Cristiano Ronaldo scored a pair of late goals Wednesday to become the all-time leading international goal scorer amongst men with 111 goals, breaking a record long-held by Iran’s Ali Daei.
It’s remarkable stuff amongst big-time nations, as the top ten for men is littered with men who faced, on average, lesser competition than Portugal’s hero.
Just 76 more goals to catch Christine Sinclair for most in international history. It’s going to take a lot of friendlies versus minnows to catch Canada’s GOAT.
For example, Ronaldo got his 111th goal in 180 games. Daei got his 109 in 149 caps, but in an Asian confederation typically weaker across the board.
Cristiano Ronaldo versus the world
Ronaldo scored his first goal for Portugal at EURO 2004 in a 2-1 loss to Greece.
He’s scored in 73 out of his 180 caps.
Here are the 44 nations against which he’s scored at least one goal.
Lithuania – 7
Sweden – 6
Hungary – 6
Andorra – 6
Armenia – 5
Luxembourg – 5
Faroe Islands – 4
Netherlands – 4
Estonia – 4
Spain – 3
Denmark – 3
Belgium – 3
Northern Ireland – 3
Switzerland – 3
Latvia – 3
Russia – 3
France – 2
Saudi Arabia – 2
Cameroon – 2
Azerbaijan – 2
Kazakhstan – 2
Cyprus – 2
Egypt – 2
Republic of Ireland – 2
Czech Republic – 2
Greece – 1
Iran – 1
Germany – 1
Ghana – 1
Ukraine – 1
Ecuador – 1
Croatia – 1
Israel – 1
Morocco – 1
Wales – 1
Panama – 1
Poland – 1
Serbia – 1
New Zealand – 1
Finland – 1
North Korea – 1
Iceland – 1
Argentina – 1
Slovakia – 1
Who’s given CR7 the hardest time?
He’s never scored against Italy (135 minutes), England (285 minutes), and Brazil (242 minutes). He ended long goalless runs against France and Germany at EURO 2020. Turkey is next with 180 minutes and no goals.
Cristiano Ronaldo in goals per game
Of the 64 players to have scored 50 or more international goals, Ronaldo’s 0.62 goals per cap ranks 19th.
Many of the names above him are lesser-known, and he’s not behind many modern players from European or South American countries. There’s Romelu Lukaku (0.65), Brazil’s Ronaldo (0.63), Gabriel Batistuta (0.7), and Romario (0.79).
Behind him are Neymar, Lionel Messi, David Villa, Robert Lewandowski, Zlatan Ibrahomivc, and Luis Suarez. South America is a tougher ask for goals, but it’s still very impressive.
Among players who retired longer than 30 years ago, he’s well behind Pele and Gerd Muller.
Cristiano Ronaldo’s rank amongst men and women
Ronaldo’s 111 goals for Portugal is the most for men in international football, but the Portuguese is still three goals from standing by himself in the top five.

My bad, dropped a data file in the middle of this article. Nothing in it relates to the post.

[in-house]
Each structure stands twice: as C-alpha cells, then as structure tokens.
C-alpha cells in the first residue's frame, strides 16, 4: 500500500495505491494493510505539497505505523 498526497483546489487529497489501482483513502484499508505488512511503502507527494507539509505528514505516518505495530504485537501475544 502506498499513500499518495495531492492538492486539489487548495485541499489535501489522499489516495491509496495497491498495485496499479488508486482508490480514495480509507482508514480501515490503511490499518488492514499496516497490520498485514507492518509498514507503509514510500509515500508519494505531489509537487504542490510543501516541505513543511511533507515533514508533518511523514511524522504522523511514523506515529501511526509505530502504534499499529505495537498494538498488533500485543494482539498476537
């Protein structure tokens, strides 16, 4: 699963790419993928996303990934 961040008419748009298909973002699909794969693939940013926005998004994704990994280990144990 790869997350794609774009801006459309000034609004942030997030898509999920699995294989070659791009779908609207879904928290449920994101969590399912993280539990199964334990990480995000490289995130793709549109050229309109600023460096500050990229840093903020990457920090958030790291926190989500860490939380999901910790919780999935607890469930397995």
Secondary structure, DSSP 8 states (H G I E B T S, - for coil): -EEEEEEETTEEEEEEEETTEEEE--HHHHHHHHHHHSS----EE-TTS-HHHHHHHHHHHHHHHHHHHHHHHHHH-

Jordan’s Maysa Jbarah has 113 goals and is still playing club and international soccer. Julie Fleeting is fourth with 116, Birgit Prinz third with 128, Abby Wambach second with 184, and Sinclair first with 187 (and counting).
So, yeah, extremely unlikely.
Candidates to catch him
Who knows how long Ronaldo will keep going and it’s not difficult to imagine him getting to 150 goals if he continues to play internationally long after moving from Europe to MLS, Portugal, or another country.
Ronaldo didn’t get to 10 international goals in a calendar year until 2014 and has not scored more than 14 in a year. That is not a slight, rather shws that this isn’t a one-trick pony. He’s also taken more than a handful of international breaks “off.” The number could be larger.
Let’s start with Messi, who is 2.5 years younger and 35 goals behind Ronaldo. He also seems unlikely to play as long for his country, who faces a battering ram of teams in CONMEBOL. Not happening, even for the greatest to ever play the game.
Robert Lewandowski has 69 goals and is 33 years old.
Neymar has 68 and is only 29, but his injury history has not been wonderful.
Lukaku is 28 and has 64 goals.
How about the young bucks?
- Kylian Mbappe turns 23 in December. He’s scored 17 times in 49 caps.
- Erling Haaland just turned 21. He has eight goals in 13 caps.
- Christian Pulisic hits 23 in the middle of September. 38 caps, 16 goals.
One more note, driven by the above few names like Pulisic and Haaland, focal points for non-traditional powers: CR7 has also benefited from being the go-to threat for Portugal for some time. Obviously his national team isn’t a one-man show, having won EURO with him on the sidelines, but think of some of the names below. Lukaku, Neymar, and Mbappe come from nations who’ve had other lethal shooters in the side.
Consider that Alphonso Davies, at 20, has nine goals for Canada in 23 caps. Teammate Jonathan David, a terrific player, has 15 goals in 16 caps for Canada. Who has he scored against? Aruba, Suriname, Cuba, Martinique, Haiti, Dominica, U.S. Virgin Islands, and French Guiana. With apologies to Haiti, if he scores in the Octagonal it will be the best opponent he’s beaten in a Canada shirt.
So a player needs a bit of luck in where they were born, so to speak, in order to get a more forgiving schedule of opponents. And you need to be the penalty taker, too. Ronaldo now topping the list despite facing European depth of competition is pretty good.